Kitsch and Tell

words and photos by Amanda Green | Tuesday, October 12th, 2010

Don’t let that Volkswagen parked in front of the Christopher Henry gallery in New York City fool you. Yes, it’s covered in colorful crochet from hood to bumper. Yes, it’s meant to entice you to check out the rest of the exhibit by Olek, a Polish artist with a penchant for yarn bombing just about anything that’s stationary. But this is not your granny’s crochet.

The exhibition is called “Knitting is for Pussies.” To any DIY maven, this should be fairly self-explanatory. Crochet involves keeping one live stitch at a time on a single hook, whereas knitting relies on two needles to keep an entire row of stitches live at a time. Knitting is easy to screw up; crochet is hardier. If one stitch breaks, it really only affects the stitches on either side of it. It won’t ruin the entire goddamn blanket.

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Crochet produces thicker fabric with more yarn more quickly than knitting and allows for easy joining of different pieces of fabric. (A good thing when you don’t have hours to stand on the street and crochet an entire bicycle in one go.) The final KO in the crochet vs. knitting match: unlike knitting, many crochet stitches can’t be crafted by machines. It’s handiwork or bust.

Olek says that she uses crochet as an alternative to other mediums. The fabrics she weaves are a metaphor for the interconnectedness of the human body and all of humanity. When worn as clothing, her crocheted work is a second skin that can stretch to fit various bodies.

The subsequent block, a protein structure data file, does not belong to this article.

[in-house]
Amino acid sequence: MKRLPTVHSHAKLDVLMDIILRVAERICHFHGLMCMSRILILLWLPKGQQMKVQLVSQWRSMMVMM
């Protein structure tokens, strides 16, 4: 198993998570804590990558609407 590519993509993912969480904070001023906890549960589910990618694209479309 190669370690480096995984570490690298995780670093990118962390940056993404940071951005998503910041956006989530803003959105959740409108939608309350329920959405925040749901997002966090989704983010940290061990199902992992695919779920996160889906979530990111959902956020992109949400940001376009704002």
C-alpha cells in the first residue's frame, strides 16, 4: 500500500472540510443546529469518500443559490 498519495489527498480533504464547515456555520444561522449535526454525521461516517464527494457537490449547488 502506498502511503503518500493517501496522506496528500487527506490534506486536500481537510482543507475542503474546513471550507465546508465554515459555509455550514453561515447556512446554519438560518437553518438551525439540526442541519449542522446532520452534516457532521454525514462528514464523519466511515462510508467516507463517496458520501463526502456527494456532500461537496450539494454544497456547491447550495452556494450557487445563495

The first thing one sees in the gallery is a miniature studio apartment — nay, an average-sized studio by New York standards — covered in garishly colored crochet that looks moreĀ Beetlejuice than “home sweet home.” The entire structure is covered in crocheted yarn or plastic bags. Before entering, shoes must be removed or hospital booties donned to protect the crocheted floor. A crocheted pedestal tub is occupied by a model in a face-obscuring crocheted body stocking. The bathroom sink and toilet are crocheted. A television and phone are crocheted. There’s a clothing rack (crocheted, even as skinny as it is) hung with crocheted clothing that looks like something the Dr. Seuss characters Thing 1 and Thing 2 might wear.

Knitting may be for pussies, but crochet is all about the pussy. The apartment walls and doors are covered in framed photographs of models nude but for some crocheted clothing and crocheted timestamped text messages Olek has received: “Ur pussy is my soul mate,” “I just wanna turn u on as much as I can,” and the profound, if debatable, “Soul is the part of you that sees a lap dance every time you close your eyes.” Is this crocheted art or a steamy Prince song?

More framed photographs and videos of Olek’s work await upstairs, including fast-forwarded videos of stitches coming together to make brain-like fabric shapes. Visitors can also leave the gallery with a city map that shows where else Olek has struck downtown Manhattan. This is the madness and fluorescent labor of Olek’s art. She adds miles of yarn to everyday objects and repackages life into something more worthy of sight and touch. See for yourself until October 17 at the Christopher Henry Gallery (127 Elizabeth Street) in Soho. Olek has more work on display until November 6 in the “Bite: Street Inspired Art and Fashion” exhibition at 3rd Streaming (10 Greene Street) nearby. Be on the lookout for crocheted bikes in Las Vegas, Los Angeles, and San Francisco, too.

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